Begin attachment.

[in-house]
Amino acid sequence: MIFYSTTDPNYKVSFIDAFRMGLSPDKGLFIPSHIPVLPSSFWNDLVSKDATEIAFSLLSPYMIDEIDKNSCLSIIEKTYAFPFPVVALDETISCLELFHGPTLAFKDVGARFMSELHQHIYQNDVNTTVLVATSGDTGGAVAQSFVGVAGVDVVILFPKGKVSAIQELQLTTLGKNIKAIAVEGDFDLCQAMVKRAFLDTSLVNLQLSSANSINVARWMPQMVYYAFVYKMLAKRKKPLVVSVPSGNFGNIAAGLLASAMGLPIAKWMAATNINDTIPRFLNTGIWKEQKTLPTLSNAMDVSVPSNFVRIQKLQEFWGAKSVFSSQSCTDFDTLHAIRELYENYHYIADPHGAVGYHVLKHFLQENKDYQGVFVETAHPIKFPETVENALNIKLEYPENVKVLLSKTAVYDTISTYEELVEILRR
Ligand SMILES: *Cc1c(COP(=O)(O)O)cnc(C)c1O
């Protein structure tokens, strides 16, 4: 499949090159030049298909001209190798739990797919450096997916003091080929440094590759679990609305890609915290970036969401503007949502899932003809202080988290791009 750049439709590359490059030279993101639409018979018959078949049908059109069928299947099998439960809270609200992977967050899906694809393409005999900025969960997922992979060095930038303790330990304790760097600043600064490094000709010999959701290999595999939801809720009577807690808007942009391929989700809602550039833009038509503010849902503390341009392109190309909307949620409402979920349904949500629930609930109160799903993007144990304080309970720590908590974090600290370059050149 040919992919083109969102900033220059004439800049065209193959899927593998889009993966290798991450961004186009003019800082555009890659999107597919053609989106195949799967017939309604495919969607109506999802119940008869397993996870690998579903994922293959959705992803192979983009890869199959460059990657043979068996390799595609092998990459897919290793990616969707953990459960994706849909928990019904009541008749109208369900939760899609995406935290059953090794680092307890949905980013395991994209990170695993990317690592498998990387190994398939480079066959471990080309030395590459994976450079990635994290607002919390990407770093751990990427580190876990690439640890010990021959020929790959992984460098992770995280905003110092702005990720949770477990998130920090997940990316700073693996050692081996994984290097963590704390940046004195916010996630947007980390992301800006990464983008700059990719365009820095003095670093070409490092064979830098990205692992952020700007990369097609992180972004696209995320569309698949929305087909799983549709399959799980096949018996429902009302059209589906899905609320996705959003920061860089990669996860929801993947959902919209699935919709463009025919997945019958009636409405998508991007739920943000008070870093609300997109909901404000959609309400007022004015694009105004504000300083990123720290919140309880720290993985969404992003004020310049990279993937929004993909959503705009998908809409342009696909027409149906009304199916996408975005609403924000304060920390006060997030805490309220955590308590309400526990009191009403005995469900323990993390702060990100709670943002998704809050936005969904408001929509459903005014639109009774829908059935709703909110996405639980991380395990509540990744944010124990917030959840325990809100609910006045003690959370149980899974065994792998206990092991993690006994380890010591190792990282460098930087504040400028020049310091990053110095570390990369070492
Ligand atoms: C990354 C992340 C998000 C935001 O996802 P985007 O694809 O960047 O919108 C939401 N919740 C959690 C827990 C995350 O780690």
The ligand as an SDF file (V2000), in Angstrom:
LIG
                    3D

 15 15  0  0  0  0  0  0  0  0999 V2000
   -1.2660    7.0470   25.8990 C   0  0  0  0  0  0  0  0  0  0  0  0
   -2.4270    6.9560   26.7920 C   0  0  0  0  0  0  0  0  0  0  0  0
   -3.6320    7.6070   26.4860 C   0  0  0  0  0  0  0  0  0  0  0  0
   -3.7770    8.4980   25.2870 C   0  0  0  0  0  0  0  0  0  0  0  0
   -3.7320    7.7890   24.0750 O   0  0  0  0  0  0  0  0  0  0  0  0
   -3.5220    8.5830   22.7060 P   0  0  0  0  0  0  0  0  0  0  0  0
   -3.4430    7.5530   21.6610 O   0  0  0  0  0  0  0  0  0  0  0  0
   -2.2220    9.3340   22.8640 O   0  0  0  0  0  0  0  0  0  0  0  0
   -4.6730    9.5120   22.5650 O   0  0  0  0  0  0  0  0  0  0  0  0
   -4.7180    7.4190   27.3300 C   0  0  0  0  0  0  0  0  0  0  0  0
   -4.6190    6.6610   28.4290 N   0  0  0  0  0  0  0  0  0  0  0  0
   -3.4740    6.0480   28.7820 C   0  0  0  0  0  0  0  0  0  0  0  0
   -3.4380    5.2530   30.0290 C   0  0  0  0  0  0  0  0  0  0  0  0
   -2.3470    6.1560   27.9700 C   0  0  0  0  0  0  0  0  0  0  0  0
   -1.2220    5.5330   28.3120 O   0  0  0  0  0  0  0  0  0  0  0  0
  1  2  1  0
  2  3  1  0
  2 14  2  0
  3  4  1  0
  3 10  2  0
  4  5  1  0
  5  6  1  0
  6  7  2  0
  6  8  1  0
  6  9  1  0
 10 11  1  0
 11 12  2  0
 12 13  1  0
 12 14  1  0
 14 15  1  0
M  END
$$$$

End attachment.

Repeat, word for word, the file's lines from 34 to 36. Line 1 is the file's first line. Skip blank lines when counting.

  6  9  1  0
 10 11  1  0
 11 12  2  0